Yet organic proponents refuse to even give GMOs a chance, even to the point of hypocrisy. For example, organic farmers apply Bacillus thuringiensis (Bt) toxin (a small insecticidal protein from soil bacteria) unabashedly across their crops every year, as they have for decades. It’s one of the most widely used organic pesticides by organic farmers. Yet when genetic engineering is used to place the gene encoding the Bt toxin into a plant’s genome, the resulting GM plants are vilified by the very people willing to liberally spray the exact same toxin that the gene encodes for over the exact same species of plant. Ecologically, the GMO is a far better solution, as it reduces the amount of toxin being used and thus leeching into the surrounding landscape and waterways. Other GMOs have similar goals, like making food plants flood-tolerant so occasional flooding can replace herbicide use as a means of killing weeds. If the goal is protect the environment, why not incorporate the newest technologies which help us do so?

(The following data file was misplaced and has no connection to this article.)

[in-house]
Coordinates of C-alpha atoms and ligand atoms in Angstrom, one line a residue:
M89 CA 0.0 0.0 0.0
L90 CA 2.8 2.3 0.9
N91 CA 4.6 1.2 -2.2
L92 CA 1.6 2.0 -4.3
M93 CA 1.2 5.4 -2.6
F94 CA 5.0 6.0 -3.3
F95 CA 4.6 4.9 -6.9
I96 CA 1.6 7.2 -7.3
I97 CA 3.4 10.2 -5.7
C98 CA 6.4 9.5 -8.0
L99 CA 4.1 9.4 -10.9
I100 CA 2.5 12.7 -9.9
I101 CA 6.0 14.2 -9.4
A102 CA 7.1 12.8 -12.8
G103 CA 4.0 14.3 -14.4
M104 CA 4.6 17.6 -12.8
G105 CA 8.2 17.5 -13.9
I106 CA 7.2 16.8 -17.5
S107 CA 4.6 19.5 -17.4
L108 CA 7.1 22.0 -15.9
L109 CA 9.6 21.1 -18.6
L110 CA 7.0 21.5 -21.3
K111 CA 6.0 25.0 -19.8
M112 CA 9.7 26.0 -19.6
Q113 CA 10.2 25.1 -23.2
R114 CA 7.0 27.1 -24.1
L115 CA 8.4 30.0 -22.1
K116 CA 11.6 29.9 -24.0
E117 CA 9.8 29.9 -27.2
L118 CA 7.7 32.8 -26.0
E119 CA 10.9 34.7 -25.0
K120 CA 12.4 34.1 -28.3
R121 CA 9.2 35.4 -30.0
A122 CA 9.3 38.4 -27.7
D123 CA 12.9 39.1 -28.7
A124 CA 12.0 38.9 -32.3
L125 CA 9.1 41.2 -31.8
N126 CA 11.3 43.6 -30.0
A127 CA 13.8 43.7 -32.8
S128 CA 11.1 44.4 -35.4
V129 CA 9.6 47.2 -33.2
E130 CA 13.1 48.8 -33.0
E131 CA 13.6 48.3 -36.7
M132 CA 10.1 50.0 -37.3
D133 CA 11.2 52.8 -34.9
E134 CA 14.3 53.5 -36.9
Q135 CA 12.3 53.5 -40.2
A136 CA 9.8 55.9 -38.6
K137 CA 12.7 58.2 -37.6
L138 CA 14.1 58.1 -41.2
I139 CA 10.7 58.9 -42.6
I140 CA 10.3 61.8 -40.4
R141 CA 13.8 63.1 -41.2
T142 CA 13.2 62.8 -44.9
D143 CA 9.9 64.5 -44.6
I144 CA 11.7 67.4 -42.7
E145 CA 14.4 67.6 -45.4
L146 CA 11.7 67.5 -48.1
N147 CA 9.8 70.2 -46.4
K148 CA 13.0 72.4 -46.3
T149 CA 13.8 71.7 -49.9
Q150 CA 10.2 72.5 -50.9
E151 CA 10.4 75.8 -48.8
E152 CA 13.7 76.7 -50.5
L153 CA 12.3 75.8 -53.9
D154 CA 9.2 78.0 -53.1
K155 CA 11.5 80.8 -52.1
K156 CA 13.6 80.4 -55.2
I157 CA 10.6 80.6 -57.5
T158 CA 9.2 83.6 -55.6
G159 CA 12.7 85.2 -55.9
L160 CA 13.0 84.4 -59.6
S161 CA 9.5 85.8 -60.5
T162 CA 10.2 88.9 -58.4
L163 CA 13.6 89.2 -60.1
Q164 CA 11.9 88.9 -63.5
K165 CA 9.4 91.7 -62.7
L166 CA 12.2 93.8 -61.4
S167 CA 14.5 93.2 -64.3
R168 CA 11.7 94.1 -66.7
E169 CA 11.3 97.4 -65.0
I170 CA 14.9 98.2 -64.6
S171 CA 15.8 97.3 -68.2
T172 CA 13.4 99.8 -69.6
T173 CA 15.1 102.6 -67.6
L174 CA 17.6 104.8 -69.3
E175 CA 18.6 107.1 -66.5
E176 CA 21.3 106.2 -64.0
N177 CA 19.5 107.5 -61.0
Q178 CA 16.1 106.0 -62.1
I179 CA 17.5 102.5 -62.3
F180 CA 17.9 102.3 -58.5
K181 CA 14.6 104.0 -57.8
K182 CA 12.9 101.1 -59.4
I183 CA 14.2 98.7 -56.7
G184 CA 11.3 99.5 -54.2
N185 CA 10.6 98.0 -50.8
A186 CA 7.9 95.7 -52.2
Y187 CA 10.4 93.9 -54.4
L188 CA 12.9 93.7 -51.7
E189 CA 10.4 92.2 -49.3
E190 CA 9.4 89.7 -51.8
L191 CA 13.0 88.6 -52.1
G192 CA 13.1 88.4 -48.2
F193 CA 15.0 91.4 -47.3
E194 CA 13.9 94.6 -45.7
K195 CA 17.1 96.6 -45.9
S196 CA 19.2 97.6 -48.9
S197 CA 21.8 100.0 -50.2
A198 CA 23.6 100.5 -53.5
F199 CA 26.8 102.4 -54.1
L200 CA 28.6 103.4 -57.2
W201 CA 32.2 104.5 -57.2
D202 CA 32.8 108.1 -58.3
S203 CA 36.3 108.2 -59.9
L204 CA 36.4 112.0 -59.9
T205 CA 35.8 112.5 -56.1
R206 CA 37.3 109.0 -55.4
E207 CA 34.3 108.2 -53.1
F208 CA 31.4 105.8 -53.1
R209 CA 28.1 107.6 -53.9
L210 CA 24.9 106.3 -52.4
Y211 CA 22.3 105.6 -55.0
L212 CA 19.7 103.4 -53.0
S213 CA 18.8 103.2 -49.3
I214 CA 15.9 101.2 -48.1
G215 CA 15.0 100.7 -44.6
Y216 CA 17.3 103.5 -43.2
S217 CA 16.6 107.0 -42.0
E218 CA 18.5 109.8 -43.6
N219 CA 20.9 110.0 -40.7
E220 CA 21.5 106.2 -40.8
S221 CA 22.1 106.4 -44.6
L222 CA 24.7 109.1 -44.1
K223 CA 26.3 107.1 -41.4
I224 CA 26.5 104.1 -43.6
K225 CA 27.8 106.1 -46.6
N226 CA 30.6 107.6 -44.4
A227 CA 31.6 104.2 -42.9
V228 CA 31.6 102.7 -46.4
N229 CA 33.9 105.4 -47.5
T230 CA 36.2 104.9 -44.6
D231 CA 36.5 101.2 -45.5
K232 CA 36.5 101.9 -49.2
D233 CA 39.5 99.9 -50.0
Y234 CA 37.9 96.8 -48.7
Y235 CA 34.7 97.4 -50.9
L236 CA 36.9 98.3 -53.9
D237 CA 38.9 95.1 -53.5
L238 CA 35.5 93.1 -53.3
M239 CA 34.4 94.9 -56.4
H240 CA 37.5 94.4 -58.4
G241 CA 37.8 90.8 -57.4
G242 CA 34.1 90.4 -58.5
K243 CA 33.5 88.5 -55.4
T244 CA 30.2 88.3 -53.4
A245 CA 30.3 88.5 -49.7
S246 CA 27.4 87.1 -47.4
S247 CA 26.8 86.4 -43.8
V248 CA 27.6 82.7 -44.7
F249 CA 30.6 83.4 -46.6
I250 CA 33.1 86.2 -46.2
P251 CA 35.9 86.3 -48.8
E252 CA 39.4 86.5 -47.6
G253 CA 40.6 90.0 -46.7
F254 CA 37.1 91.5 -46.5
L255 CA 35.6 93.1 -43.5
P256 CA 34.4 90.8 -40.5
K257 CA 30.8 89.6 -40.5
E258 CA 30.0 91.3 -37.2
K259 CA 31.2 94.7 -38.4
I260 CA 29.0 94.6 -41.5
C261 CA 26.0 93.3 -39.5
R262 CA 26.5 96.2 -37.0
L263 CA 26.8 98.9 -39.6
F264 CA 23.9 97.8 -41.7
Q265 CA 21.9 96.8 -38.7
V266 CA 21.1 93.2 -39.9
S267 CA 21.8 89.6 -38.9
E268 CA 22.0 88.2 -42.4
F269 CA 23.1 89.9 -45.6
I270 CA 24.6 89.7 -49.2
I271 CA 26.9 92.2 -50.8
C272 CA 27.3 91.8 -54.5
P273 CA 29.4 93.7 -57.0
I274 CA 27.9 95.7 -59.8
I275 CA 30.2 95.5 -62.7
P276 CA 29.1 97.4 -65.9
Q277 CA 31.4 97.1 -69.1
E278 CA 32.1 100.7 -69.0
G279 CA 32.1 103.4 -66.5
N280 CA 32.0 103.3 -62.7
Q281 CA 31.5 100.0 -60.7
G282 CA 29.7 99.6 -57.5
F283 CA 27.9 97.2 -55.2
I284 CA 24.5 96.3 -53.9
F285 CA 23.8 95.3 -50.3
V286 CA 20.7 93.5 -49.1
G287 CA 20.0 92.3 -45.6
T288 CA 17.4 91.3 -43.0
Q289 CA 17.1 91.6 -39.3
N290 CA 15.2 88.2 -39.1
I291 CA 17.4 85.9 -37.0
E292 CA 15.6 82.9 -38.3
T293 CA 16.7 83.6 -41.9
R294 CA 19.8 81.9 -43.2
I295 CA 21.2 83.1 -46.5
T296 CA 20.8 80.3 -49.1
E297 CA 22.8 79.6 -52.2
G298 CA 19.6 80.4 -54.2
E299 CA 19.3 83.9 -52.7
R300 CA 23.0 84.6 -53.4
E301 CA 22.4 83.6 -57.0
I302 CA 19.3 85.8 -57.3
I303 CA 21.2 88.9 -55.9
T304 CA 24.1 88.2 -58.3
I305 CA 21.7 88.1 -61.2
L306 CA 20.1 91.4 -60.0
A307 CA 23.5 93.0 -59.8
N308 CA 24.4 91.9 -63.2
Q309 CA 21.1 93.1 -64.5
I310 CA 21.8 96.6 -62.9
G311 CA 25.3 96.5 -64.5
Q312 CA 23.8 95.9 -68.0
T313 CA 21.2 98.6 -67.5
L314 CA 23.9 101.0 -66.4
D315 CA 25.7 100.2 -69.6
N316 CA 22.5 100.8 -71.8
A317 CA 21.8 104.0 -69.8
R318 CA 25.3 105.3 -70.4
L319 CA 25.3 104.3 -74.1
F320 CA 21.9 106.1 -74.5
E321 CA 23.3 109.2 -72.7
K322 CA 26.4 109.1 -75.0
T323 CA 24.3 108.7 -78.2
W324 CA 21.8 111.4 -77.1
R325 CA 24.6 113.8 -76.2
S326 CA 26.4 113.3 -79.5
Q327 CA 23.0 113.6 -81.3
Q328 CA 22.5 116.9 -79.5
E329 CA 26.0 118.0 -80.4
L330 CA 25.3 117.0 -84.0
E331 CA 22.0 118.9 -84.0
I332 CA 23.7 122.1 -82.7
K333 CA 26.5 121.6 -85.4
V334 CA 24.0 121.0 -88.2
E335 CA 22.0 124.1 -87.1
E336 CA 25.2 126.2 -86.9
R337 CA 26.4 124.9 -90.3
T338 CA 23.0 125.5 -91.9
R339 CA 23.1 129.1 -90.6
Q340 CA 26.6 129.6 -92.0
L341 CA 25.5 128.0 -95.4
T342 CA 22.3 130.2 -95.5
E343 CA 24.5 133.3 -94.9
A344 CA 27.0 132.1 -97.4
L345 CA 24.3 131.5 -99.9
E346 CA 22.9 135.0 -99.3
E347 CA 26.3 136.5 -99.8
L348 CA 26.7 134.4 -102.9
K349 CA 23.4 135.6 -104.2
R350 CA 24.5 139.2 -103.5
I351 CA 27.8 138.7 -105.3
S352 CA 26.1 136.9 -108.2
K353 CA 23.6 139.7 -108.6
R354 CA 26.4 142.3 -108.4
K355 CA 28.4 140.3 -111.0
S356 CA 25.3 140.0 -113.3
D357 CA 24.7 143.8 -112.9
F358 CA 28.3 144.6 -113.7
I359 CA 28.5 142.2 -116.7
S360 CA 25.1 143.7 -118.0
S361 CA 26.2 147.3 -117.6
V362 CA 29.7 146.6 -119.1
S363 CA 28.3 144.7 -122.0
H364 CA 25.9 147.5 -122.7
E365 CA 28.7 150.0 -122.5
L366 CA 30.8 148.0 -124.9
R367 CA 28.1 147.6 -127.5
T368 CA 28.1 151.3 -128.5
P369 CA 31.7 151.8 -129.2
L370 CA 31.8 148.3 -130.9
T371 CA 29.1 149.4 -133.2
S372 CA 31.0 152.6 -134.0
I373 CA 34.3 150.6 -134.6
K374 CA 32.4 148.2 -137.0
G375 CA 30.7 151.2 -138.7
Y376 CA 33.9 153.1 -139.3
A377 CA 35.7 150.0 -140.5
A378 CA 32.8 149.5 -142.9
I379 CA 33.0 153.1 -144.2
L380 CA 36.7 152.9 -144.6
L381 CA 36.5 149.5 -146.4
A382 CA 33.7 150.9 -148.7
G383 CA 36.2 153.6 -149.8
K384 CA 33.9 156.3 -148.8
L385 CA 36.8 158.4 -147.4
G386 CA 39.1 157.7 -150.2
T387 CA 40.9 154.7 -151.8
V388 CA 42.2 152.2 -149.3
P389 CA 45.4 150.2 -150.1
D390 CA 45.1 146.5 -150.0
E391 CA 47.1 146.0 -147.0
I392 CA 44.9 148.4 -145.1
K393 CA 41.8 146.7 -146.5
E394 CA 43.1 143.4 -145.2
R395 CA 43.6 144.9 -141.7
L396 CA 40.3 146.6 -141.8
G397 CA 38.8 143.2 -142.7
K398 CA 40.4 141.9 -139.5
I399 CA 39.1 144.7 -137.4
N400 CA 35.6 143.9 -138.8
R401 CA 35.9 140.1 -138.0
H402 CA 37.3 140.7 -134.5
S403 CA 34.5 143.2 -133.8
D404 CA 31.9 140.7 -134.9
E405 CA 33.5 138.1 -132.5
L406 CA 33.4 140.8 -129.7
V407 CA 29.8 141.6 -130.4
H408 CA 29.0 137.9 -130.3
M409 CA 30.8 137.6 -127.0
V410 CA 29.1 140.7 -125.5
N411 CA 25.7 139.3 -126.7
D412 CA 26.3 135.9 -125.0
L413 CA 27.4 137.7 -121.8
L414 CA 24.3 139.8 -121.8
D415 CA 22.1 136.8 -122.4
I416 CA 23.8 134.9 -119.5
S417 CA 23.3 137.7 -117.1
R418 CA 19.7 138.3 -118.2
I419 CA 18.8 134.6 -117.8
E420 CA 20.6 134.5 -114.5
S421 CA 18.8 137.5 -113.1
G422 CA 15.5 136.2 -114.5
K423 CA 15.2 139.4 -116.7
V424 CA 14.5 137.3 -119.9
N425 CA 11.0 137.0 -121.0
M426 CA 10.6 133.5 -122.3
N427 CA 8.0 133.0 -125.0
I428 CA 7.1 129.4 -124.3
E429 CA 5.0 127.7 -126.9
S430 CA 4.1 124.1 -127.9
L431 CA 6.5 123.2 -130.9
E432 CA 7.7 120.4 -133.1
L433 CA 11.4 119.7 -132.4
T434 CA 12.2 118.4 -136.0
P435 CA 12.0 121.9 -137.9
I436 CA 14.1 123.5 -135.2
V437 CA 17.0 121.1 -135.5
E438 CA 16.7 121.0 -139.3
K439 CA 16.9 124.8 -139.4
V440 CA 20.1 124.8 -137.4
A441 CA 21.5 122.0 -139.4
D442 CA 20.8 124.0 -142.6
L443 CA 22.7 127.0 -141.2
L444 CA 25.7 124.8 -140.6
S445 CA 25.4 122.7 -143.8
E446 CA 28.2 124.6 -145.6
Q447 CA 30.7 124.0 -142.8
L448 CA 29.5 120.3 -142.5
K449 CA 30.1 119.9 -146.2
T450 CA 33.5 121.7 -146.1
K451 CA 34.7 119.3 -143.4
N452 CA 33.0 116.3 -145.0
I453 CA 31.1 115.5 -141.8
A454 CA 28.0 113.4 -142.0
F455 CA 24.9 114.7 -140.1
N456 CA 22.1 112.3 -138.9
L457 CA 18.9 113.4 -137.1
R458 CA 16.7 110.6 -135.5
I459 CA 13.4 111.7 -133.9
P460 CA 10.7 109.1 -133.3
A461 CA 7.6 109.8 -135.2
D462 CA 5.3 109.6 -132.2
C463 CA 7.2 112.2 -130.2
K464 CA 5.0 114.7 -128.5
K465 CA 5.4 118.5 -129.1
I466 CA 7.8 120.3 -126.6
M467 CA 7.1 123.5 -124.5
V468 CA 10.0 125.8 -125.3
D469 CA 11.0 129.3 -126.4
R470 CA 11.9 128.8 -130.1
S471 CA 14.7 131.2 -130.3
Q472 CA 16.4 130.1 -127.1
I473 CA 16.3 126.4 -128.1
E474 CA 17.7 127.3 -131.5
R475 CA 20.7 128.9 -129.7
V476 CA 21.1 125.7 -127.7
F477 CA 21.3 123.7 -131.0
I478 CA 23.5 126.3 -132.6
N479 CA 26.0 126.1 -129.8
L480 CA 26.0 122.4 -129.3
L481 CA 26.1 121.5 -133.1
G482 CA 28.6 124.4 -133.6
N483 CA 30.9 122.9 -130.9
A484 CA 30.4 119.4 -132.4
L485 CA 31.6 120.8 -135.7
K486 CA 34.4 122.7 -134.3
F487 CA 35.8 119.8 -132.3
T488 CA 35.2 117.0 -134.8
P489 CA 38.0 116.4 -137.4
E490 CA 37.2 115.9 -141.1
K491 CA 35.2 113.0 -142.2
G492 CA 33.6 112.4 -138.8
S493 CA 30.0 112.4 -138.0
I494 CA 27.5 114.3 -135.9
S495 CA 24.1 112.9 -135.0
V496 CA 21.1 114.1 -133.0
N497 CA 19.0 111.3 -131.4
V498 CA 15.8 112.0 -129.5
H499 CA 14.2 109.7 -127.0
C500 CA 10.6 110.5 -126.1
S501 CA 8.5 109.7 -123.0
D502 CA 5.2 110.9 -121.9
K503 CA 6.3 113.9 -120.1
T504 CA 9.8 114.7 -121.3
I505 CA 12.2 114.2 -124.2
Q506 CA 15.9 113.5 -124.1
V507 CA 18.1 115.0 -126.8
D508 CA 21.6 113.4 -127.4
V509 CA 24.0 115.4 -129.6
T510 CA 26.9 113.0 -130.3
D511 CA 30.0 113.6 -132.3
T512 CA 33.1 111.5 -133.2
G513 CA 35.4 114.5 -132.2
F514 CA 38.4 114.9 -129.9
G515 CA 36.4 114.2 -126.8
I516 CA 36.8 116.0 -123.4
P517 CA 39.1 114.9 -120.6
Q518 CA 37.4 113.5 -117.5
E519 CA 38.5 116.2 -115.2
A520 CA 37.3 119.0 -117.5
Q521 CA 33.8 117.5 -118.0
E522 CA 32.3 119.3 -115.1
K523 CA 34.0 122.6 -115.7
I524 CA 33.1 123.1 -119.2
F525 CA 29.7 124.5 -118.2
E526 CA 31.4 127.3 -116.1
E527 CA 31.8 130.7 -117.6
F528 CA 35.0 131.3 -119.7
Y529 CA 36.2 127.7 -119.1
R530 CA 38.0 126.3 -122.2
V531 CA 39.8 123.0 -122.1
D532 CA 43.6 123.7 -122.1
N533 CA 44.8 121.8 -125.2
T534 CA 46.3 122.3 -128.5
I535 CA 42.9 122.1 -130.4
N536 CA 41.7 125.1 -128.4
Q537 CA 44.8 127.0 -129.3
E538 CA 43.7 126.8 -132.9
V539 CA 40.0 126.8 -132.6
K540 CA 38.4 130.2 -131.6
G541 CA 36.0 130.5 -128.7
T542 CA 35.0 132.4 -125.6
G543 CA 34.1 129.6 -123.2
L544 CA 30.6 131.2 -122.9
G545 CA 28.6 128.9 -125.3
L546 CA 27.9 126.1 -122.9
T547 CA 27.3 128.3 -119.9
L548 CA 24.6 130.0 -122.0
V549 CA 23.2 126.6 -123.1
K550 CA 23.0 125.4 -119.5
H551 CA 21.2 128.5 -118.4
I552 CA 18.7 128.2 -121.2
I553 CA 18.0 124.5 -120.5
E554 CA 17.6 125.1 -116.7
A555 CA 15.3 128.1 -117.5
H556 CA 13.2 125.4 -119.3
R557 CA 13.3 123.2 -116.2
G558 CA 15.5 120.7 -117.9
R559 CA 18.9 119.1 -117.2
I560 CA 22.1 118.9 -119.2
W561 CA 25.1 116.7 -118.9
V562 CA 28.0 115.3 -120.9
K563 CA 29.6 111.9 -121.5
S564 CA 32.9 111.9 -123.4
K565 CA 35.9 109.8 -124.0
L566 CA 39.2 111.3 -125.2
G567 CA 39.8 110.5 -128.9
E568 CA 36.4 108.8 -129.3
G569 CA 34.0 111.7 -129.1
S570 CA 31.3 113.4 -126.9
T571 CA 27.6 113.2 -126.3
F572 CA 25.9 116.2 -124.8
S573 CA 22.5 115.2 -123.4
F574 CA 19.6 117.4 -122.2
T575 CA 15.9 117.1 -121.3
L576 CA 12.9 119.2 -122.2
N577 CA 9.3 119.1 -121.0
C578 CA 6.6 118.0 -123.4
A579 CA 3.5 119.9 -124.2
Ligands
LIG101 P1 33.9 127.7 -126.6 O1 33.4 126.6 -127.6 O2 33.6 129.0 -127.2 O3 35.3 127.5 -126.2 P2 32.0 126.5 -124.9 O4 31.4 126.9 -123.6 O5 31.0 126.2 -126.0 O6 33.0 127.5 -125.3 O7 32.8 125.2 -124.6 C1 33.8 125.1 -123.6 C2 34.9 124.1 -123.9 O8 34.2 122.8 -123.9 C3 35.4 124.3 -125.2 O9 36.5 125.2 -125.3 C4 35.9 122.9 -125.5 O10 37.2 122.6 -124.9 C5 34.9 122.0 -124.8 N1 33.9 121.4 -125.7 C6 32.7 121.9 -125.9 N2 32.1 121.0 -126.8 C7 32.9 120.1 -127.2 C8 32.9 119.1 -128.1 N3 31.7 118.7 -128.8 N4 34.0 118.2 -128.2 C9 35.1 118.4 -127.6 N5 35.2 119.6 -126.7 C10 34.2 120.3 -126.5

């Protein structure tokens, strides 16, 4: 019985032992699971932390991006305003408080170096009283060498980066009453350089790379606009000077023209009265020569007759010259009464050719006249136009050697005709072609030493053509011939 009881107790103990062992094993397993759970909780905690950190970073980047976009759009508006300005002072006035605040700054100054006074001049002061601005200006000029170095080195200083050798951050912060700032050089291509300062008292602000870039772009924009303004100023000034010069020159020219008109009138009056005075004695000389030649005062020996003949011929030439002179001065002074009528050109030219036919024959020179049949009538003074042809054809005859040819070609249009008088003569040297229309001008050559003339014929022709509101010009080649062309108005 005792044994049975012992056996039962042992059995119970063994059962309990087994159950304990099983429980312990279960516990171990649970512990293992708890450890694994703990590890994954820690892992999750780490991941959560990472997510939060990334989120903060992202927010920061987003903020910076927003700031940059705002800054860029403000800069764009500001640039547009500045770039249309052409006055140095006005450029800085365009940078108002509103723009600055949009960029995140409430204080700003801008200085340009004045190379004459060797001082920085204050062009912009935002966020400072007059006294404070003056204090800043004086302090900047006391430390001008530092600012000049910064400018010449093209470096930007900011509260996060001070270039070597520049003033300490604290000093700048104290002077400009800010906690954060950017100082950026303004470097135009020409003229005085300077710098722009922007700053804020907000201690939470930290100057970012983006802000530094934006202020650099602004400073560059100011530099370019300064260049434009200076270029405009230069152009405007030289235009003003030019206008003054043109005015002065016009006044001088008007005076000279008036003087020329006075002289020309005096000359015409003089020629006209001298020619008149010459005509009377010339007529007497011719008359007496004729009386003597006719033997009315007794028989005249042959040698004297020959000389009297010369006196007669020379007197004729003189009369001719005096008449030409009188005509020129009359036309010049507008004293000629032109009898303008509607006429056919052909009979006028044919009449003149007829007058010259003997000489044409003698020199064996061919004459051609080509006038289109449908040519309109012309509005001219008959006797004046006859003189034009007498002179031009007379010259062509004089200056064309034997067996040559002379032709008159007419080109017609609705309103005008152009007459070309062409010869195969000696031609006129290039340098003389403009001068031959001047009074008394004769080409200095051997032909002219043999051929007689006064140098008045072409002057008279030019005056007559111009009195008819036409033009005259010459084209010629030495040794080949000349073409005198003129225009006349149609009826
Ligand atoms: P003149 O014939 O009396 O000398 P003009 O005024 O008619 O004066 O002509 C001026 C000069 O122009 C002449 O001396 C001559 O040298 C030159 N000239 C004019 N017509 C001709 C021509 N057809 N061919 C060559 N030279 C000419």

But the real reason organic farming isn’t more green than conventional is that while it might be better for local environments on the small scale, organic farms produce far less food per unit land than conventional ones. Organic farms produce around 80% that what the same size conventional farm produces (some studies place organic yields below 50% those of conventional farms!).

Right now, roughly 800 million people suffer from hunger and malnutrition, and about 16 million of those will die from it. If we were to switch to entirely organic farming, the number of people suffering would jump by 1.3 billion, assuming we use the same amount of land that we’re using now. Unfortunately, what’s far more likely is that switches to organic farming will result in the creation of new farms via the destruction of currently untouched habitats, thus plowing over the little wild habitat left for many threatened and endangered species.